Why Should I Care About Sexism in the Gaming Industry?

I’ve never considered myself much of a feminist. Sure, I believe women can do anything men can, and should be allowed to if they so desire. And yes, there were times when I fought my way to be allowed onto the primary school boys cricket team – not for equal rights but because I wanted to play cricket, damnit! Plus I was better than half the boys on the team anyway.

So in that case I would consider myself more of an individualist. You want to do something? Great, go do it!

But the feminist movement has played an important role in allowing me, a middle-class young woman to not only pursue my desires, but even to possess such an attitude. I think we all know that by now.

Even with the advances western society has made in its attitude towards women there is little argument that women still struggle in the workplace. There is a noticeable pay gap between men and women. There are fewer women at the higher end of management. Certain industries are dominated by men. It feels like we have discussed this topic, and the reasons for the imbalance, to death.

But why are there so few women in gaming – and why should I care?

Let’s start with the obvious ones. Working in gaming. There are fewer women working in gaming because:

-Women have babies. They take time off work to have a baby and sometimes don’t come back because they stay with their family or fall behind with their skills and/or knowledge which harms their job prospects.

-A lot of men work in gaming. Some women feel threatened at either the prospect or the reality of being the only woman in the department or company.

-Like on the internet, it is not uncommon for men to want to protect their territory. And so, women are made to feel unwelcome in the gaming industry. You’ve seen it online: girls are no good at games. So why would they be any good at making them?

Of course, these problems affect many industries. Why has the gaming industry been singled out?

In the gaming industry, some men just don’t get it. They don’t understand why making a female game character look like a porn star is insulting, unrealistic or just plain stupid. They say silly things like the female programmer on the team gained her promotion not because she was the best on the team but because she has ‘a nice rack’. THIS is sexism. This is not ok.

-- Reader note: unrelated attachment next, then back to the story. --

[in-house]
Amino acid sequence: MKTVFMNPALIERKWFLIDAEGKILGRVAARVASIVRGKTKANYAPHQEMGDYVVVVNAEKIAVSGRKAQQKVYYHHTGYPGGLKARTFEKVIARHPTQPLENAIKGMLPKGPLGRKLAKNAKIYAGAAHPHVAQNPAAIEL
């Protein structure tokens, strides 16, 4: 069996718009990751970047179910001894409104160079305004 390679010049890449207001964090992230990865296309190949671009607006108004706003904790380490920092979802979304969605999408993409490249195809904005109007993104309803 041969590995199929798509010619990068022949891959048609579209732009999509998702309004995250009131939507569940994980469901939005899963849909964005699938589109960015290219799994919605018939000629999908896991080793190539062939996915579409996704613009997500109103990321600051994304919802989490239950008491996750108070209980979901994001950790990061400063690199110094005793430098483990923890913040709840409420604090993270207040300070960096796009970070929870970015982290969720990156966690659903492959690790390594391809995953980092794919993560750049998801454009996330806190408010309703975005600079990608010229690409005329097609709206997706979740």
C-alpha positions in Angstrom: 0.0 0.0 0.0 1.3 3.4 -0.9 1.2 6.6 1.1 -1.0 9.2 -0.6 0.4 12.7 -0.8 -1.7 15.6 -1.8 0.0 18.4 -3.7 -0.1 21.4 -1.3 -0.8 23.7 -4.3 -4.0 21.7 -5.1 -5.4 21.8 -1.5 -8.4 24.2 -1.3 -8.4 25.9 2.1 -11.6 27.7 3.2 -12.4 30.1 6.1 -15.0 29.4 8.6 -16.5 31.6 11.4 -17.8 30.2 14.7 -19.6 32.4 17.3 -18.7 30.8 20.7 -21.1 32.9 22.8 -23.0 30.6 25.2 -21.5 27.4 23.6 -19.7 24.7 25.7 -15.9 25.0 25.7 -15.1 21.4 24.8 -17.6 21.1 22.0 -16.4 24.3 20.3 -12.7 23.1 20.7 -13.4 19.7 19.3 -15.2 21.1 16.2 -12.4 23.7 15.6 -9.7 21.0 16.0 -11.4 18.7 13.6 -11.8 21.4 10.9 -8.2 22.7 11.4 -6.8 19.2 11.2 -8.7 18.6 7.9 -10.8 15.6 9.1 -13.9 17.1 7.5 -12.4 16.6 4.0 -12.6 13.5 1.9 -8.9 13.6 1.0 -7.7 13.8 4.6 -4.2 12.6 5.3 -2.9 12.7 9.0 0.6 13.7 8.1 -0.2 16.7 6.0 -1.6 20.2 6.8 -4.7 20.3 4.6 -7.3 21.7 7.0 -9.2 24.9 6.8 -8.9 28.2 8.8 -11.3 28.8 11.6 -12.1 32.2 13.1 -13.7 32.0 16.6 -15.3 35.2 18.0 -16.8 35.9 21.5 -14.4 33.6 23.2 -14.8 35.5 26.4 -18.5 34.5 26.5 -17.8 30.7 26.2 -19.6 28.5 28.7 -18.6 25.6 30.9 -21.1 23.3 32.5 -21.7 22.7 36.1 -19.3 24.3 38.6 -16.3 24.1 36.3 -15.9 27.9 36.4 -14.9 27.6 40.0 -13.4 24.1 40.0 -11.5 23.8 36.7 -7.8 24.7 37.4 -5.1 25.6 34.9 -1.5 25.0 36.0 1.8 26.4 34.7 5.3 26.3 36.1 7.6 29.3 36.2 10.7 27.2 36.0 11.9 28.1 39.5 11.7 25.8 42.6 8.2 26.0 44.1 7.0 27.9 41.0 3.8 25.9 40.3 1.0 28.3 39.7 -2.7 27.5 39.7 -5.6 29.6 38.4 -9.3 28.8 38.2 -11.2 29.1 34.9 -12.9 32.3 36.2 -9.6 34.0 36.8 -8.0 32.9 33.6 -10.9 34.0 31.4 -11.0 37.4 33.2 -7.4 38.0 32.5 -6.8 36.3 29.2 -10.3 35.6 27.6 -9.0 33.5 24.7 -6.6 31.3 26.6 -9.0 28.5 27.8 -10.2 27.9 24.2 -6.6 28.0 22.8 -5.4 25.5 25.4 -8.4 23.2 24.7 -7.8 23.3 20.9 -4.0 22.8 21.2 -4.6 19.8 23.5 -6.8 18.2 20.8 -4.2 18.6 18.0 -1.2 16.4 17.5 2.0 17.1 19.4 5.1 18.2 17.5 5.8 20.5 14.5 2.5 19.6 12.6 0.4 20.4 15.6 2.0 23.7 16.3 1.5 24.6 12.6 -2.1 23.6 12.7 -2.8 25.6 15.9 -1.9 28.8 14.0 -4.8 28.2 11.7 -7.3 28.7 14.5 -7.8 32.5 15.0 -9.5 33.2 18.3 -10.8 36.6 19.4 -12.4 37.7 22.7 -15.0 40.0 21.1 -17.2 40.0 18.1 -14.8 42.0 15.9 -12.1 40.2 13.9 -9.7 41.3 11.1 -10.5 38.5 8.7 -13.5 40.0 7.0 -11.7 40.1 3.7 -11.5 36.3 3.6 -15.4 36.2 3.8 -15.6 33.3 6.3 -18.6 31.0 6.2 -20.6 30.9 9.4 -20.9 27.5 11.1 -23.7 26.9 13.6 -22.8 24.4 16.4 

What about the women and the women in gaming themselves? Have they been doing themselves a disservice? Are they ‘blocking’ the progression of other females within the industry? Should they be speaking out for women as a whole and waving the feminism flag that allowed them to be standing in that position at all?

It seems not. Across the industry women are banding together through #1reasonwhy, supporting each other and those wanting to enter the industry, with the aim of improving the treatment of women in the industry.

To be honest I didn’t know there was a problem with the women. It seems like everyone who wants to be there is fighting her ground. Everywhere I look I see scholarships for women in technology, talks encouraging high school girls to consider gaming at university, interviews with female business achievers – artists, developers, CEOs.

Right, so we are encouraging women to get into gaming but there is another problem with women and the gaming industry? Female characters seem to be a second thought, or at least only there as eye candy. At least that’s been a recurring theme in the #1reasonwhy campaign. However a quick scan of female characters in recent gaming history reveals perhaps more about your attitude towards a character’s reason for being than that of the developers.

Mass Effect’s FemShep, Metroid’s Samus Aran, Tomb Raider’s Lara Croft are all strong, driven characters and whether or not skimpy armour or bouncing breasts bother you in combat the same can be said for iconic female characters in Street Fighter, World of Warcraft, Star Wars: The Old Republic and so many more. Do we need more quality female characters? Simply put, it seems like quality games have quality females in the writing.

Female leads simply don’t sell games in the same quantity that male leads do. However more and more we are seeing female character options when given the choice, though it might only be a 3:1 choice in male to female choices. Developers are thinking about their female players, and it shows.

Finally let’s look at the players. Many a survey of the gaming world reveals females being harassed for simply being female, despite the endless statistics we hear on females making up half or more of the market. There is a massive problem here of the attitudes of not just teenage boys but also grown men and their inability to accept women into their world. Like so many online issues these days, the ability to hide behind the veil of anonymity does not force the individuals to change their behaviours or attitudes and it is one of those issues that warrants mass re-education at a societal level. Let’s not enter that debate right now.

So why should I care about sexism in the gaming industry? Because women in games have raised it as an issue and I know that many of my favourite games have been designed, developed, programmed, produced and marketed by women. Women are just as good at making (and playing) games as men. We don’t want to lose these women and we don’t want to scare away any girls thinking about gaming as a career.

That’s what we need to teach our little girls – and boys for that matter.

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